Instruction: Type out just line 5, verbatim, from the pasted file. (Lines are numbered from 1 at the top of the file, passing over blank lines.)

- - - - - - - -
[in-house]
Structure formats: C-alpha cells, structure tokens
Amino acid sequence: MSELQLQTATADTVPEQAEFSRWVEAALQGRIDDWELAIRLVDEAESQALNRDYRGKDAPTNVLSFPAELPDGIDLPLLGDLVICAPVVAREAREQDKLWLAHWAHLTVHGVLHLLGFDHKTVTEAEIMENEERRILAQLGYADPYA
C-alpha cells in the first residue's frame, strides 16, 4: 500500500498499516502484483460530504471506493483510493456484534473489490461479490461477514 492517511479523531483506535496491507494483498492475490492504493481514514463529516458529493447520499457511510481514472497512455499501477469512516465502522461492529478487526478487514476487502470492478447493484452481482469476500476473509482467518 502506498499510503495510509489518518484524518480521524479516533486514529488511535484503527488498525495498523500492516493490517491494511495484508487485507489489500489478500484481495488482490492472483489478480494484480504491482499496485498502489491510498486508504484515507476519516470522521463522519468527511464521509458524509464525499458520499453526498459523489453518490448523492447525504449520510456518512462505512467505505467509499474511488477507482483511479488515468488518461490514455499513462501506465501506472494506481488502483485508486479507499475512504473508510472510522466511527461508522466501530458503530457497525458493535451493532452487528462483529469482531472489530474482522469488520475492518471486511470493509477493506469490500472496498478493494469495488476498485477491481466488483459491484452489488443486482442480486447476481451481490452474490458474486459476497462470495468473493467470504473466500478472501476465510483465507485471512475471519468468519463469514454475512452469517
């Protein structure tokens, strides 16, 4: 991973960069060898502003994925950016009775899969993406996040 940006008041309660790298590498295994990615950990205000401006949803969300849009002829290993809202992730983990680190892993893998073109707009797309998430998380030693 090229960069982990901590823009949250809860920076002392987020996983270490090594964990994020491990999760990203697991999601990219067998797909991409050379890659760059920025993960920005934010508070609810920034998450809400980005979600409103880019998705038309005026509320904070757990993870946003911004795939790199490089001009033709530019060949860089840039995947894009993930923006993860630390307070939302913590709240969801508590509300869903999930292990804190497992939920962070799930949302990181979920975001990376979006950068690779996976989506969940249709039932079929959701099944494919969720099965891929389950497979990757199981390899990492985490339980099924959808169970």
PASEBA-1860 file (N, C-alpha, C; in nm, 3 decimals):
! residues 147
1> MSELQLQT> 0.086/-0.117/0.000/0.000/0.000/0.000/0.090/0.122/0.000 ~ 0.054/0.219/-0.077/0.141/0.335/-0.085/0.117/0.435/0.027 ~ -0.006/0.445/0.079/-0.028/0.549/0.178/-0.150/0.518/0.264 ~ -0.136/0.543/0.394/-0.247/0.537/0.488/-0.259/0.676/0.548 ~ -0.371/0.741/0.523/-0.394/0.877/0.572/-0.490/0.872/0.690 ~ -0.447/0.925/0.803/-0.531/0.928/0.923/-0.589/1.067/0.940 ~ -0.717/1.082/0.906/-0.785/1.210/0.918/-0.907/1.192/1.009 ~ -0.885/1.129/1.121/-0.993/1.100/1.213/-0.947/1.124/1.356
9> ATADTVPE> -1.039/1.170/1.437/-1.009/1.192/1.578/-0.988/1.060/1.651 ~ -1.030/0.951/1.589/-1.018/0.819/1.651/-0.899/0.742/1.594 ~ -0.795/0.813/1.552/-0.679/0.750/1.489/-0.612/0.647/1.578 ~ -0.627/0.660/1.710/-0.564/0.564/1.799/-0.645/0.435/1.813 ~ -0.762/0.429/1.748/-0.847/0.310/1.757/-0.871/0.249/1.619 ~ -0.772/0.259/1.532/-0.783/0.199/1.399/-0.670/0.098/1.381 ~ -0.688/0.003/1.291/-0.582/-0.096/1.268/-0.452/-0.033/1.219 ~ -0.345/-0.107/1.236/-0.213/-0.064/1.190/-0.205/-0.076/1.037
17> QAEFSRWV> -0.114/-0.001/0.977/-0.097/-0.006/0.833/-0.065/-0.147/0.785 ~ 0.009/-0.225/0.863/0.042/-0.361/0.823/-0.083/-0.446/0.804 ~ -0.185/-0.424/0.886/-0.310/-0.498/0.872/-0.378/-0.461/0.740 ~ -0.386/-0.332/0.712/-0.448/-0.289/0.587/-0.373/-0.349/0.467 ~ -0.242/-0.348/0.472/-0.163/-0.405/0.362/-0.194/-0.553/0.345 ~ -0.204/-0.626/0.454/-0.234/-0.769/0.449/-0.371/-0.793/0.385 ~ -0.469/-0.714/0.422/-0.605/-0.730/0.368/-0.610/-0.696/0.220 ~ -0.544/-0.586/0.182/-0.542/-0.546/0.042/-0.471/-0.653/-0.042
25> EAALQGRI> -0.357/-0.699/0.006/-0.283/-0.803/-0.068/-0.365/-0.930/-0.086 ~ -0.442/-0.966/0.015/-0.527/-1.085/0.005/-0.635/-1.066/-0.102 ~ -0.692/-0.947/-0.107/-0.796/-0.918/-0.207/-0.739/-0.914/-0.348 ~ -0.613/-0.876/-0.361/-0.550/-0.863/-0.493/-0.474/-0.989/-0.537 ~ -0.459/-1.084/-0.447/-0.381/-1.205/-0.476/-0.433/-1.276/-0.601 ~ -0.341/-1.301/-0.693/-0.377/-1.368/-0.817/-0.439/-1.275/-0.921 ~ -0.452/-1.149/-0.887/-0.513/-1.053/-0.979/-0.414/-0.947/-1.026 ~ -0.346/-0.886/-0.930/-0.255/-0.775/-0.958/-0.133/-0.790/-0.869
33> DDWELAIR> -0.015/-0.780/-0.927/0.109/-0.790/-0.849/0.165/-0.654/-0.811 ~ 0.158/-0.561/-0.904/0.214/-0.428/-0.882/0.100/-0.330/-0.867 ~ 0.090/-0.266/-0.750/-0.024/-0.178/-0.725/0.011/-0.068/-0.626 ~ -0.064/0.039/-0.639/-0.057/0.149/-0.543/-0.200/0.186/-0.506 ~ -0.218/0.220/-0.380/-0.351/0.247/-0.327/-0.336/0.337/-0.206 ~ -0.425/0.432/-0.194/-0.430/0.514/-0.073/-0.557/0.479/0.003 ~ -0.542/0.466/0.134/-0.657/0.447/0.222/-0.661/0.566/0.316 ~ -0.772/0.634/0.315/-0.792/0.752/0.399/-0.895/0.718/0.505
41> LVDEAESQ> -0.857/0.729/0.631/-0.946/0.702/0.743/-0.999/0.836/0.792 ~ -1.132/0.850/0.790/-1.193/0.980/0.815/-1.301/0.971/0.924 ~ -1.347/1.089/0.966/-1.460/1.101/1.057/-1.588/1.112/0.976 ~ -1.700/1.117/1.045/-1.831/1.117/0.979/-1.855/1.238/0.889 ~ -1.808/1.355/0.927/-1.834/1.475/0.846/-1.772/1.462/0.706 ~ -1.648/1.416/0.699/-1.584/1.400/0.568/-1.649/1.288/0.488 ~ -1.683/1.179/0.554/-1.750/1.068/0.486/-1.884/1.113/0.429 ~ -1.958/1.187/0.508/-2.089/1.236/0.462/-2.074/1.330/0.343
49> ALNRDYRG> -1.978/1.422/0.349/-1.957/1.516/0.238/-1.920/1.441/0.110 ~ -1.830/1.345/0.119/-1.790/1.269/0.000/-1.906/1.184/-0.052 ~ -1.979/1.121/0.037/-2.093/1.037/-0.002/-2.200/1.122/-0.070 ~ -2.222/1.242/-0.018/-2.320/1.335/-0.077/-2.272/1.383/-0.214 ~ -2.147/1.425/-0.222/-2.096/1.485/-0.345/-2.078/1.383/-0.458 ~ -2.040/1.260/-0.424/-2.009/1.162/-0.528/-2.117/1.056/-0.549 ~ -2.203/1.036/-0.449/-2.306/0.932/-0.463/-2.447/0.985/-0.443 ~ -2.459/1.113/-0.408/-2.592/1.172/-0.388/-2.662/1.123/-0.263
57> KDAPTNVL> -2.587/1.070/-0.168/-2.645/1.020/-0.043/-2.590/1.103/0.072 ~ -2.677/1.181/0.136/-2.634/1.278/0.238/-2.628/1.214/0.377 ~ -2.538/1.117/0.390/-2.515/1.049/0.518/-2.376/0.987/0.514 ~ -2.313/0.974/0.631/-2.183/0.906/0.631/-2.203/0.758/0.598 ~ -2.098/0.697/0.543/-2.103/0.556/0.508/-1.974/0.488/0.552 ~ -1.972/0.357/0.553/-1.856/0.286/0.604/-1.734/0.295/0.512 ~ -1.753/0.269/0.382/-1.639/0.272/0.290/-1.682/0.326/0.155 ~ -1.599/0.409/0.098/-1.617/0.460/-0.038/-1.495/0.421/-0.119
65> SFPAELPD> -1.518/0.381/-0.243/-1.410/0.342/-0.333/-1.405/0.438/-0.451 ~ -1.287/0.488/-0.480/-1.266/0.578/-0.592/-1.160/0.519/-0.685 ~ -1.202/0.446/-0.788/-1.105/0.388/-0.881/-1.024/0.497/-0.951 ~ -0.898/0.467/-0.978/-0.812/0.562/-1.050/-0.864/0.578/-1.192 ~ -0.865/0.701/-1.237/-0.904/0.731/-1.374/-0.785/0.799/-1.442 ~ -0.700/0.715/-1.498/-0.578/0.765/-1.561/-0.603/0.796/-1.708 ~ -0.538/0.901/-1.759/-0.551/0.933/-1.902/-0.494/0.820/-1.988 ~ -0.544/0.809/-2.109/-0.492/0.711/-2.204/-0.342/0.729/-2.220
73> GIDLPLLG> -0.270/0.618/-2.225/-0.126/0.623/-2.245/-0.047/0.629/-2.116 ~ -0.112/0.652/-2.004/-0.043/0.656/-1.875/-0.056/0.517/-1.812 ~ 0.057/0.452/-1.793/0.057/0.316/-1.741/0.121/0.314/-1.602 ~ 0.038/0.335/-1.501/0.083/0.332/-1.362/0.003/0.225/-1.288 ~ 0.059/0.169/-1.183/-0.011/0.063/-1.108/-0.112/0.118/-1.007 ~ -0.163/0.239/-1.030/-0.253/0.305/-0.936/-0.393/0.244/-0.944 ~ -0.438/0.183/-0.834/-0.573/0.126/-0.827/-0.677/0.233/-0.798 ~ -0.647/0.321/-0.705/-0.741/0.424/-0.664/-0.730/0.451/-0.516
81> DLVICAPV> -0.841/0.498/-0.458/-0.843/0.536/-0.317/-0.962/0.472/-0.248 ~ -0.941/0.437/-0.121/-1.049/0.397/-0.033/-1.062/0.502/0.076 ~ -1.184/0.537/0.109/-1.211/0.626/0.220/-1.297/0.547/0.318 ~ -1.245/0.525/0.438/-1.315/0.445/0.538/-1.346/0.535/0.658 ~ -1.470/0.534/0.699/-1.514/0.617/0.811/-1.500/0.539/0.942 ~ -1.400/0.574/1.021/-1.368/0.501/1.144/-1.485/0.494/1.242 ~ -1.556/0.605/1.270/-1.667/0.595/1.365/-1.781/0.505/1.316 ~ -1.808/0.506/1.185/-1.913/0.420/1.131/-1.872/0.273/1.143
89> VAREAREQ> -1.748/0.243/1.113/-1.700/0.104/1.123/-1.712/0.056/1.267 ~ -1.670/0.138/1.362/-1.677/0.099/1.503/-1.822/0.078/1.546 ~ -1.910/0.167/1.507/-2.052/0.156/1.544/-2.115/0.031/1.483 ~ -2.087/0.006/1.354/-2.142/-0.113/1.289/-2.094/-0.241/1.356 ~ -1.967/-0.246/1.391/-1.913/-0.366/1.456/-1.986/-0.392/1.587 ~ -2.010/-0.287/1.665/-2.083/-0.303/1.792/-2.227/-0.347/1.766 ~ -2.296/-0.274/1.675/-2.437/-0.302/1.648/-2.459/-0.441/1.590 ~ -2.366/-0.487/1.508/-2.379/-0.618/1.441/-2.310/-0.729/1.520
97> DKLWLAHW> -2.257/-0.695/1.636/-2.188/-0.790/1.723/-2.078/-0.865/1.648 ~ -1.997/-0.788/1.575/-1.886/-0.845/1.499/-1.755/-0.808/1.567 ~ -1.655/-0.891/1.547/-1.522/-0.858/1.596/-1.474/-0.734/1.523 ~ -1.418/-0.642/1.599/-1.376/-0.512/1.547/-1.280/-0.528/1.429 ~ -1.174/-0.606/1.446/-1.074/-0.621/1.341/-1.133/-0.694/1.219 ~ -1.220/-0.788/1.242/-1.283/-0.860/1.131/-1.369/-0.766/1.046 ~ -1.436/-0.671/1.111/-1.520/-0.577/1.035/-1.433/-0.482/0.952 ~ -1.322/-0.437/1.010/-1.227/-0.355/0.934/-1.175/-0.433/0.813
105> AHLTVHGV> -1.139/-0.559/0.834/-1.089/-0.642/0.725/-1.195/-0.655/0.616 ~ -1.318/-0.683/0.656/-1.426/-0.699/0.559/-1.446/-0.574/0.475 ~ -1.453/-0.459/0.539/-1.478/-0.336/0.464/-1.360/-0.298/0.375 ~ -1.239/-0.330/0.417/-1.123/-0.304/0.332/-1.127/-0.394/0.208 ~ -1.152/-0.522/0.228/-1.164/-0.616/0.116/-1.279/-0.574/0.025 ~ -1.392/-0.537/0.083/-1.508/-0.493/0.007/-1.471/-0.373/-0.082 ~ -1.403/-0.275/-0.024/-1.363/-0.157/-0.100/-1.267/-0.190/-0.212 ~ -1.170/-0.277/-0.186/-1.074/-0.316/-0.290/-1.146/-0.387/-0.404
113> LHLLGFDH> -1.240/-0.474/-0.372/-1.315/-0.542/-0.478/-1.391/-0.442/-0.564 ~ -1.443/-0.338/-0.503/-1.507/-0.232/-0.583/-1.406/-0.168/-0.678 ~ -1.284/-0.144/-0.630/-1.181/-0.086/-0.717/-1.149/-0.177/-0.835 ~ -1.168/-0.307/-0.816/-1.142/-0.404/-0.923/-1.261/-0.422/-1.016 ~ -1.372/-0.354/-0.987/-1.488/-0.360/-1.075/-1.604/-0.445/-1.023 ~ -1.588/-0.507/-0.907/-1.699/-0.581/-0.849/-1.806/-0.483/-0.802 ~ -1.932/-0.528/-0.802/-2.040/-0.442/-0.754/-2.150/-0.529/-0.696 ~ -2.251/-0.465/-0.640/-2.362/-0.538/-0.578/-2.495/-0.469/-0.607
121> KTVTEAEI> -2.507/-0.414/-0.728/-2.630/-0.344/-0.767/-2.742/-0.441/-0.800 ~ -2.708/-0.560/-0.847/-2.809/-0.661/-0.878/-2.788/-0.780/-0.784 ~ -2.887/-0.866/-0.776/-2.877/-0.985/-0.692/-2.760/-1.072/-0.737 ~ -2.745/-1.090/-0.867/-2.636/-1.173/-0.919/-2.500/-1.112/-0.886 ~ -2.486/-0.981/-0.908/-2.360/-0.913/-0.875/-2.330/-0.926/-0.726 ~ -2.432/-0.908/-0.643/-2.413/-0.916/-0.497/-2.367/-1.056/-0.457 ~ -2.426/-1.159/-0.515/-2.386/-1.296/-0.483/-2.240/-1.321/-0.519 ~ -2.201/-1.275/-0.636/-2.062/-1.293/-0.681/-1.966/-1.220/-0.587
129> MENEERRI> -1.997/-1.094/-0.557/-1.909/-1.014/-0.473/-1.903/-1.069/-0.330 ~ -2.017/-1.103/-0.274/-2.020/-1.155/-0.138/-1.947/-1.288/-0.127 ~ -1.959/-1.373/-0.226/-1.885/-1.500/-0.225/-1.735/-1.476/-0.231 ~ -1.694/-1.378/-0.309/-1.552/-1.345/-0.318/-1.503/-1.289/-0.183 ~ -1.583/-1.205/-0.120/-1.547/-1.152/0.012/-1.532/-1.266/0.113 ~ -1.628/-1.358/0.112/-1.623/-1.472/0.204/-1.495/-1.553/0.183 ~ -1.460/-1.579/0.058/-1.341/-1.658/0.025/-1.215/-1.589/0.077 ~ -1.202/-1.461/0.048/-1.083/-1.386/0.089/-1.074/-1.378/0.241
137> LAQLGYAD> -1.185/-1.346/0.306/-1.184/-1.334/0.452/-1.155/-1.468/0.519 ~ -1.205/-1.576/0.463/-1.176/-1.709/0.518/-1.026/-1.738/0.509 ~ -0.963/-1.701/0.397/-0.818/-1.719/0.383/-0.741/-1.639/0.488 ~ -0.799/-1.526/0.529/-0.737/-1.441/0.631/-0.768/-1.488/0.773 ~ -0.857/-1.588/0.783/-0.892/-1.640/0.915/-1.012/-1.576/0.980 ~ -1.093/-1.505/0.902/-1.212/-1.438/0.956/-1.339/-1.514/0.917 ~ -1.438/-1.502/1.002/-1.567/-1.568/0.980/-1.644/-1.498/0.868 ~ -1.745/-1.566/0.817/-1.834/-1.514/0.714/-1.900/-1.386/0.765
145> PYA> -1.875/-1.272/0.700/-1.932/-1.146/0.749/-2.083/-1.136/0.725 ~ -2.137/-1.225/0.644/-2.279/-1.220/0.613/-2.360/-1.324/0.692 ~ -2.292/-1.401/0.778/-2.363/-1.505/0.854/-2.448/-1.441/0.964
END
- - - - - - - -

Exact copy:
């Protein structure tokens, strides 16, 4: 991973960069060898502003994925950016009775899969993406996040 940006008041309660790298590498295994990615950990205000401006949803969300849009002829290993809202992730983990680190892993893998073109707009797309998430998380030693 090229960069982990901590823009949250809860920076002392987020996983270490090594964990994020491990999760990203697991999601990219067998797909991409050379890659760059920025993960920005934010508070609810920034998450809400980005979600409103880019998705038309005026509320904070757990993870946003911004795939790199490089001009033709530019060949860089840039995947894009993930923006993860630390307070939302913590709240969801508590509300869903999930292990804190497992939920962070799930949302990181979920975001990376979006950068690779996976989506969940249709039932079929959701099944494919969720099965891929389950497979990757199981390899990492985490339980099924959808169970």